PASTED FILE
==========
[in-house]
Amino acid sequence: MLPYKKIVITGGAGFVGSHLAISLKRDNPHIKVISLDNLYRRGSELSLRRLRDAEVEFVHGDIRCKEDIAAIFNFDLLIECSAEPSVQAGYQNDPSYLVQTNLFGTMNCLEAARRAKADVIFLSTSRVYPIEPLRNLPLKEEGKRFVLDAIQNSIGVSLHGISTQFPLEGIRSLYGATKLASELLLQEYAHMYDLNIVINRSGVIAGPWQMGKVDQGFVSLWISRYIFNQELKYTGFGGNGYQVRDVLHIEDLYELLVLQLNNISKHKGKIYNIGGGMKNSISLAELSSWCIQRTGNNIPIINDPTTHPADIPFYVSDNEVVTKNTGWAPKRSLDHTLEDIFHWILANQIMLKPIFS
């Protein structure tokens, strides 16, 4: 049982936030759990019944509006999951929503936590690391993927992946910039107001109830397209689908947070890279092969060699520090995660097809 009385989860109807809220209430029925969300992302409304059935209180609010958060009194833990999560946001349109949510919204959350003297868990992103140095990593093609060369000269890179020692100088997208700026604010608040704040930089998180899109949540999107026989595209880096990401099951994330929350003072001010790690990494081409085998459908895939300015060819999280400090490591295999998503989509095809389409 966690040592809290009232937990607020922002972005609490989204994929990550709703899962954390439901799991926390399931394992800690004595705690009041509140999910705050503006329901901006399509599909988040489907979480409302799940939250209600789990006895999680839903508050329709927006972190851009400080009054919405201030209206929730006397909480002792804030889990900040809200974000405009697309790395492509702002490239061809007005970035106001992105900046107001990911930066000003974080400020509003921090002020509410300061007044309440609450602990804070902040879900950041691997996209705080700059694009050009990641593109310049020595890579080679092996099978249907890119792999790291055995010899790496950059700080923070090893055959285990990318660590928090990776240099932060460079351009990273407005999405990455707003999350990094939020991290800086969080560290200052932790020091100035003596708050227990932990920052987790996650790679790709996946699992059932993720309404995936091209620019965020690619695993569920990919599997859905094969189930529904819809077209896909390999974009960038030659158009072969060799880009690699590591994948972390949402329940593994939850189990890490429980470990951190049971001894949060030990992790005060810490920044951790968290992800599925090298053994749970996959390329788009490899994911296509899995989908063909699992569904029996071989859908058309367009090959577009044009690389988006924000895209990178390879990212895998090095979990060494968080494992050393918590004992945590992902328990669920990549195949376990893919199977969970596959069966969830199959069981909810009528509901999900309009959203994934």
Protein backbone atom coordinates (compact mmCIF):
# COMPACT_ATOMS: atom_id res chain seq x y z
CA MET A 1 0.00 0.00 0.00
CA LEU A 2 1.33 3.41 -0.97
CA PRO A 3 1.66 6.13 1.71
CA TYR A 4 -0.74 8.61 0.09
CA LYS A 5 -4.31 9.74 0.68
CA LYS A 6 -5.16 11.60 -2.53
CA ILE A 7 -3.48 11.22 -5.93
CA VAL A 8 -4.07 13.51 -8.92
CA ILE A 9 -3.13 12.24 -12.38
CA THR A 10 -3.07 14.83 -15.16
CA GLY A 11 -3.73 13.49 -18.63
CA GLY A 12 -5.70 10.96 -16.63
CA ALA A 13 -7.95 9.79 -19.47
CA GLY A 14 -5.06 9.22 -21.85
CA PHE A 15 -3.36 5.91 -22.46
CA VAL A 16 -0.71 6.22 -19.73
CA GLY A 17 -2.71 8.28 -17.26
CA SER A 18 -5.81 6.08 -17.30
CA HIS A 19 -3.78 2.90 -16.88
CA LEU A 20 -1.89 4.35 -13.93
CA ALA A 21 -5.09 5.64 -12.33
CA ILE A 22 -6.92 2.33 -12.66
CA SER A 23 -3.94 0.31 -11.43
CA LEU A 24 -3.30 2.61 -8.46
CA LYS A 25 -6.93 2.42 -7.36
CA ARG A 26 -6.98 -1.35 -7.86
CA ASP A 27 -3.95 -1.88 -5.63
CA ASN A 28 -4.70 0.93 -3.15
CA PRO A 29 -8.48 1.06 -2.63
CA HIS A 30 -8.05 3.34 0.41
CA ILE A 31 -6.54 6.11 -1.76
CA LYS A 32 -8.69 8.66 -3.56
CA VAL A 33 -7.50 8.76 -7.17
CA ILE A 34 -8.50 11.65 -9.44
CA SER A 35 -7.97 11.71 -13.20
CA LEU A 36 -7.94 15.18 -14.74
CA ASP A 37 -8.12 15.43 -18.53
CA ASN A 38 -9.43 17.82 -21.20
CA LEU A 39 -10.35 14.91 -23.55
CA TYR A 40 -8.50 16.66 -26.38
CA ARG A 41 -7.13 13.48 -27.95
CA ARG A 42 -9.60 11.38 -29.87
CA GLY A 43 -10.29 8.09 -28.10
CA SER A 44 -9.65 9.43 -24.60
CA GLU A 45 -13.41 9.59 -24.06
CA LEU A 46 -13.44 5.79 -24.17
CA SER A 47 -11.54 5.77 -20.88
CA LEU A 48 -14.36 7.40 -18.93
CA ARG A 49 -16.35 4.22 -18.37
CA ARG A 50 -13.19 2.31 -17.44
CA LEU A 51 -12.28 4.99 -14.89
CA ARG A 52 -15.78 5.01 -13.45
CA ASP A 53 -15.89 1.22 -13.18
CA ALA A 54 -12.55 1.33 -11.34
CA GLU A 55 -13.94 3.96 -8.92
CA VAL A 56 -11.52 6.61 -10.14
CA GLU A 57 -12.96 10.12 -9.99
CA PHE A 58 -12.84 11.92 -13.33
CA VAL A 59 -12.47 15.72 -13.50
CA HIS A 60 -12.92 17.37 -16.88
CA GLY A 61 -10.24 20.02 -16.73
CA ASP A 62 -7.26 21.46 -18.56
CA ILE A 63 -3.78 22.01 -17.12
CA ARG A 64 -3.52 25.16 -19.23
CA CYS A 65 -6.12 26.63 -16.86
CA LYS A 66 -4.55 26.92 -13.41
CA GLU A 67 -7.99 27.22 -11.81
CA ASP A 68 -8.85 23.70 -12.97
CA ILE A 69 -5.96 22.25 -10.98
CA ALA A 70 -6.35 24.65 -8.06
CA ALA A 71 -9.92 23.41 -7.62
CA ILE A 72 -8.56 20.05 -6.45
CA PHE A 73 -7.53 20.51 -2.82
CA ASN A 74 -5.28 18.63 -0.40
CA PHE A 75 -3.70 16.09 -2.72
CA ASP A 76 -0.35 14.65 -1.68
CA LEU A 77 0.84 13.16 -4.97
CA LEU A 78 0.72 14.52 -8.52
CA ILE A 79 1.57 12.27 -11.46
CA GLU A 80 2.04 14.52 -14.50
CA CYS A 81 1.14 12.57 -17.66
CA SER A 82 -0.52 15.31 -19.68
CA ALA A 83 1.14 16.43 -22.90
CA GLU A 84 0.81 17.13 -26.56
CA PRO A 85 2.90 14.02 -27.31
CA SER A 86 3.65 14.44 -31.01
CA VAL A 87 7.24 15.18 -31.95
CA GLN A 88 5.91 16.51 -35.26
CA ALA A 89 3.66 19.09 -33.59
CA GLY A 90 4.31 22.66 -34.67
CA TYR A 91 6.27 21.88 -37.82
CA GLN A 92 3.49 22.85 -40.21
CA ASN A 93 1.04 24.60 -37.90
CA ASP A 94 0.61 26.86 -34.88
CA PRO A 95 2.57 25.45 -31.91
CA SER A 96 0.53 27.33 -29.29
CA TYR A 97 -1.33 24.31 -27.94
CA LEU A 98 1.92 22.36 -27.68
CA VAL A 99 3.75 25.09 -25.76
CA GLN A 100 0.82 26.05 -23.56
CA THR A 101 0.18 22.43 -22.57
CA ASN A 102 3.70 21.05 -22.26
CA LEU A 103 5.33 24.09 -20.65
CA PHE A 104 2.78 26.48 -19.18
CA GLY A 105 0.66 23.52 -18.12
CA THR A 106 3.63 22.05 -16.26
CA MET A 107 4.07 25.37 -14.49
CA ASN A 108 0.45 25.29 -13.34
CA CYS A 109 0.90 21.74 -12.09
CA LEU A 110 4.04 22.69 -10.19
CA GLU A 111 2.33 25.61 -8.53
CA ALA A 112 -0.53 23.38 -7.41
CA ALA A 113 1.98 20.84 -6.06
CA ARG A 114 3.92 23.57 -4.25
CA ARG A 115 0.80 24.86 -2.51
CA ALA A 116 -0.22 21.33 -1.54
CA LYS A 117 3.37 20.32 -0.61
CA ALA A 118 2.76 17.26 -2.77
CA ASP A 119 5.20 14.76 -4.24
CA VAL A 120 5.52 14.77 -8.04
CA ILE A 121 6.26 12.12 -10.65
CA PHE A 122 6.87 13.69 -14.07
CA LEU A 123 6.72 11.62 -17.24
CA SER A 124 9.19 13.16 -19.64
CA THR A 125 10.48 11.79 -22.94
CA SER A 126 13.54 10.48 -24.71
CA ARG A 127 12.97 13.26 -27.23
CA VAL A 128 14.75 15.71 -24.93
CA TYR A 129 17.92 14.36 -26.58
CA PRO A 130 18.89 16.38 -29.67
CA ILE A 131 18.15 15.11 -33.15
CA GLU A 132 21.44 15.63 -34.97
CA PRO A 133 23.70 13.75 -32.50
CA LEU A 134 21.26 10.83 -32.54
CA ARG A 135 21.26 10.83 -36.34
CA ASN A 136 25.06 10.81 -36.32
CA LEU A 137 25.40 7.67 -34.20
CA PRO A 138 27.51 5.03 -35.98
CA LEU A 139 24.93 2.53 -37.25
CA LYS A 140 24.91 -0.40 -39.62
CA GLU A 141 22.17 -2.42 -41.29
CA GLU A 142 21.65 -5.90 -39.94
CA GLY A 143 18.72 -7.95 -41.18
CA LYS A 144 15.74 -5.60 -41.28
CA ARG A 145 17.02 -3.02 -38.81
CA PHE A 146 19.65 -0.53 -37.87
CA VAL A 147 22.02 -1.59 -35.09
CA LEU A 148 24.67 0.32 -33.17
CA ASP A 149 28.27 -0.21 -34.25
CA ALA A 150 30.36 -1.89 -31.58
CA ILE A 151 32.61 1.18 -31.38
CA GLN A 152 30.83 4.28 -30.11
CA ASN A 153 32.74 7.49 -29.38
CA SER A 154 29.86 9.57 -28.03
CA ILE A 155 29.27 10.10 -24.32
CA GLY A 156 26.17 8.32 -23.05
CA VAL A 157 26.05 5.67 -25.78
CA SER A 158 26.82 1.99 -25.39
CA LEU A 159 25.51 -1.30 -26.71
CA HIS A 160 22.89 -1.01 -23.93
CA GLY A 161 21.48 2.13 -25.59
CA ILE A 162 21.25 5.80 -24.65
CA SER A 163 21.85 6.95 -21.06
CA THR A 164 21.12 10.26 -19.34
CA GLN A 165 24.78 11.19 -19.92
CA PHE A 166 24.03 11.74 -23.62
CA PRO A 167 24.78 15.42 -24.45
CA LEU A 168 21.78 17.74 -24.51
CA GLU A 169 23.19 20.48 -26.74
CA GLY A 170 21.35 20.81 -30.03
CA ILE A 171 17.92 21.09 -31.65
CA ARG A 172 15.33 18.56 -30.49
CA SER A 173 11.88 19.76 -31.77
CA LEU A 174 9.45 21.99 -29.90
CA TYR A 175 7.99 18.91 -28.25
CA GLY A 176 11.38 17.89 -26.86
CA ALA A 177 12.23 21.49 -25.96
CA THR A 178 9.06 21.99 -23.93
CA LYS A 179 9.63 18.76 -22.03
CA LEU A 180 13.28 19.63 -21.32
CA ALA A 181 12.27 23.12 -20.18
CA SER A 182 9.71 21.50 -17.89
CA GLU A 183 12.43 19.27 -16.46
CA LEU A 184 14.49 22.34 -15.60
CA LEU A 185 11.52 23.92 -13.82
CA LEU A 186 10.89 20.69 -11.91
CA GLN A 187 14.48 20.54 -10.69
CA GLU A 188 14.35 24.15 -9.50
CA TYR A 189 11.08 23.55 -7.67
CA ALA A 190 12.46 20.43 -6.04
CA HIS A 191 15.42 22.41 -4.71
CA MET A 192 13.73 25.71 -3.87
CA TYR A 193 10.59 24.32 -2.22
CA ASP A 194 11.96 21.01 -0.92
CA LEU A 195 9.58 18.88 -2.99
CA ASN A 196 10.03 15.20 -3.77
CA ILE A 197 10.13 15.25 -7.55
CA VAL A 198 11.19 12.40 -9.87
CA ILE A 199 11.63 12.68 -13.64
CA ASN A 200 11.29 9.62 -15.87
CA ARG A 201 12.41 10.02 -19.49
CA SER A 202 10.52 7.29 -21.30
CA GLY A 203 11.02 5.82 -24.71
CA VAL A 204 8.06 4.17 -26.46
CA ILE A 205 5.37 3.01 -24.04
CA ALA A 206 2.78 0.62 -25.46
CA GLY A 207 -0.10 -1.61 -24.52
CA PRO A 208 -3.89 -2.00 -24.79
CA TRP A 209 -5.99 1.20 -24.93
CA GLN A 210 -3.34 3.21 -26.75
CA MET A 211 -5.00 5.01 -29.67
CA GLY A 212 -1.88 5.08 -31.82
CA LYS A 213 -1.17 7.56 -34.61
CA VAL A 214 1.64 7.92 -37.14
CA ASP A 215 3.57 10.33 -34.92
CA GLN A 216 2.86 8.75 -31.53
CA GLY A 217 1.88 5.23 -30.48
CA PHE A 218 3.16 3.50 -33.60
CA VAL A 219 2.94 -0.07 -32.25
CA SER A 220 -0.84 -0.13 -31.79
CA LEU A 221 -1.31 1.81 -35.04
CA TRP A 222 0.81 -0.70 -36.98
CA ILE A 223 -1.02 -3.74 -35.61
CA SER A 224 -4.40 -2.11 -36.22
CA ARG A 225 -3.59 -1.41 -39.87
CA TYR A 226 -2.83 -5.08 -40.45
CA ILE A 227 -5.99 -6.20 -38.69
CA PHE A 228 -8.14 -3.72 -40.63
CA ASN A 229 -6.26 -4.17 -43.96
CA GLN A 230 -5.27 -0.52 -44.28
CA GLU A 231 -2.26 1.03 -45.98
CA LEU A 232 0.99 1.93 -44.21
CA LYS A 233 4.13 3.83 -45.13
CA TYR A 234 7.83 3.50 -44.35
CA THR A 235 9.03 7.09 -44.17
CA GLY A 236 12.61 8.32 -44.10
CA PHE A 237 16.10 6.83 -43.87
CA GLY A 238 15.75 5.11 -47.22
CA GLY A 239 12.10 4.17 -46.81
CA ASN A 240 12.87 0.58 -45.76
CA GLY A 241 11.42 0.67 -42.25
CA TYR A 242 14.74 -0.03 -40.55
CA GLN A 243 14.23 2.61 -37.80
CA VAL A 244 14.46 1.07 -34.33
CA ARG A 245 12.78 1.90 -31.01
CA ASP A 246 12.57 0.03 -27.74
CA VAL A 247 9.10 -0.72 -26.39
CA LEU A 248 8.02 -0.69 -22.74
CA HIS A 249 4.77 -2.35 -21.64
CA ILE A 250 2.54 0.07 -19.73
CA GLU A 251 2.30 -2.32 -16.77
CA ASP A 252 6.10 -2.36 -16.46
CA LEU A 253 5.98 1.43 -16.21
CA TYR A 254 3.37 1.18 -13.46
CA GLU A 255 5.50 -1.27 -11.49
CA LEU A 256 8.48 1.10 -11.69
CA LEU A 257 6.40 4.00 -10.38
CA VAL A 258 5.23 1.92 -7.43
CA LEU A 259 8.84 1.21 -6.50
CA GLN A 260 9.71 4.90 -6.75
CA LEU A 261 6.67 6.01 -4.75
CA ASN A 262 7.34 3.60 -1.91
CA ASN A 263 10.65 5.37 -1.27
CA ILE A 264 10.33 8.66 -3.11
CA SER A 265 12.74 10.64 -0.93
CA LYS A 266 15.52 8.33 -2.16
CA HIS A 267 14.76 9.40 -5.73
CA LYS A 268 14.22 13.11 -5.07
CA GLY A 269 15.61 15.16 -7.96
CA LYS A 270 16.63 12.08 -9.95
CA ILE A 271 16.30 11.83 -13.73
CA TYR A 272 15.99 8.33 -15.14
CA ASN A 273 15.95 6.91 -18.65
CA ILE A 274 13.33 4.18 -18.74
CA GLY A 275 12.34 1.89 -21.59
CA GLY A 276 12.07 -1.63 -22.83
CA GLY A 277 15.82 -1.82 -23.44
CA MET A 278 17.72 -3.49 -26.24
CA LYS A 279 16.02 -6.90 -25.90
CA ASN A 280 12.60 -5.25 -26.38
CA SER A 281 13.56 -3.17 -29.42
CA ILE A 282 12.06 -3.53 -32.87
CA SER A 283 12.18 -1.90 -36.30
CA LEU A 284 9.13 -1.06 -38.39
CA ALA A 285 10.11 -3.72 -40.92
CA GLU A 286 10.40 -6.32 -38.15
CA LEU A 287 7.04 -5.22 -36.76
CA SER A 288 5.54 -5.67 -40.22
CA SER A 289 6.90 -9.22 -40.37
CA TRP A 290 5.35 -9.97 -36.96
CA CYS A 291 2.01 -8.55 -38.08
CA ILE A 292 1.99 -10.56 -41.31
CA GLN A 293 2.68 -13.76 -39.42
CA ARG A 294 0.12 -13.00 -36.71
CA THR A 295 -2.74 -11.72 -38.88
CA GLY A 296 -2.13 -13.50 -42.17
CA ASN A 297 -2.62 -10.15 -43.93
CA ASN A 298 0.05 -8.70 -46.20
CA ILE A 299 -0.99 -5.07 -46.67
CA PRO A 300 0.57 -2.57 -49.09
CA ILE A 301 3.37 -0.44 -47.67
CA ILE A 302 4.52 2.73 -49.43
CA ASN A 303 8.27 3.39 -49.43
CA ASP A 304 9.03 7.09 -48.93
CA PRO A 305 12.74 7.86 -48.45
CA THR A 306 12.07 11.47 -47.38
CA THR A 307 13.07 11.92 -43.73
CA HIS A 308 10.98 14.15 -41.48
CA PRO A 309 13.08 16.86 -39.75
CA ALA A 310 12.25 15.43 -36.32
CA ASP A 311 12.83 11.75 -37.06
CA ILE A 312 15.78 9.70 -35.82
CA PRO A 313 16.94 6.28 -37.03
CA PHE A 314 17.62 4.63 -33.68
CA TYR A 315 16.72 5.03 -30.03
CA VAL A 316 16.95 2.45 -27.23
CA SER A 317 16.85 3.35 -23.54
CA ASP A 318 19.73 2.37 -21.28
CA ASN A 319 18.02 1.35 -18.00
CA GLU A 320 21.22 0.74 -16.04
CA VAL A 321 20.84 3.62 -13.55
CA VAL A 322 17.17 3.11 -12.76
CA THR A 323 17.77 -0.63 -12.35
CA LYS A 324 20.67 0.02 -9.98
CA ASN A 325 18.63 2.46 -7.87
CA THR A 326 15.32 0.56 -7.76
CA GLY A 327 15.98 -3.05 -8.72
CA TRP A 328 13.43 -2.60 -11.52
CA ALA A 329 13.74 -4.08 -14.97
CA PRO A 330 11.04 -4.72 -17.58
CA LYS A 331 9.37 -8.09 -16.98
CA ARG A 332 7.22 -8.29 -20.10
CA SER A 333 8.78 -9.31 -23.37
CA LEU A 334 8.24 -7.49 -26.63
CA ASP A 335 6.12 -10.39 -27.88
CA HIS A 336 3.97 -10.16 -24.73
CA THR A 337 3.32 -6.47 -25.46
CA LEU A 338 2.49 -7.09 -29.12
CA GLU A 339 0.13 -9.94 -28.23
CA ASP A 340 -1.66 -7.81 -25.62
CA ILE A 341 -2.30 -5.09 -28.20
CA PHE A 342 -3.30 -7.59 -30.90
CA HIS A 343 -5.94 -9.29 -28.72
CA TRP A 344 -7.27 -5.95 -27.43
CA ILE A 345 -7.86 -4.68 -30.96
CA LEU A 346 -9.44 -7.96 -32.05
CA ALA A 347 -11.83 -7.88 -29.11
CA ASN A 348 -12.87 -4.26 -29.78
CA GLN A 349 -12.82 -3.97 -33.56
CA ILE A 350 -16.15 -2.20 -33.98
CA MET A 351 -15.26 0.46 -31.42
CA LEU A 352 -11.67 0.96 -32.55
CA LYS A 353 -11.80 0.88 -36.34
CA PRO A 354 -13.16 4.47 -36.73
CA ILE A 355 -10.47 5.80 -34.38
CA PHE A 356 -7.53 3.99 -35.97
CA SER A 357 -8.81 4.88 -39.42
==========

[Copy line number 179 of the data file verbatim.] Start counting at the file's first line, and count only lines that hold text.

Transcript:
CA LEU A 174 9.45 21.99 -29.90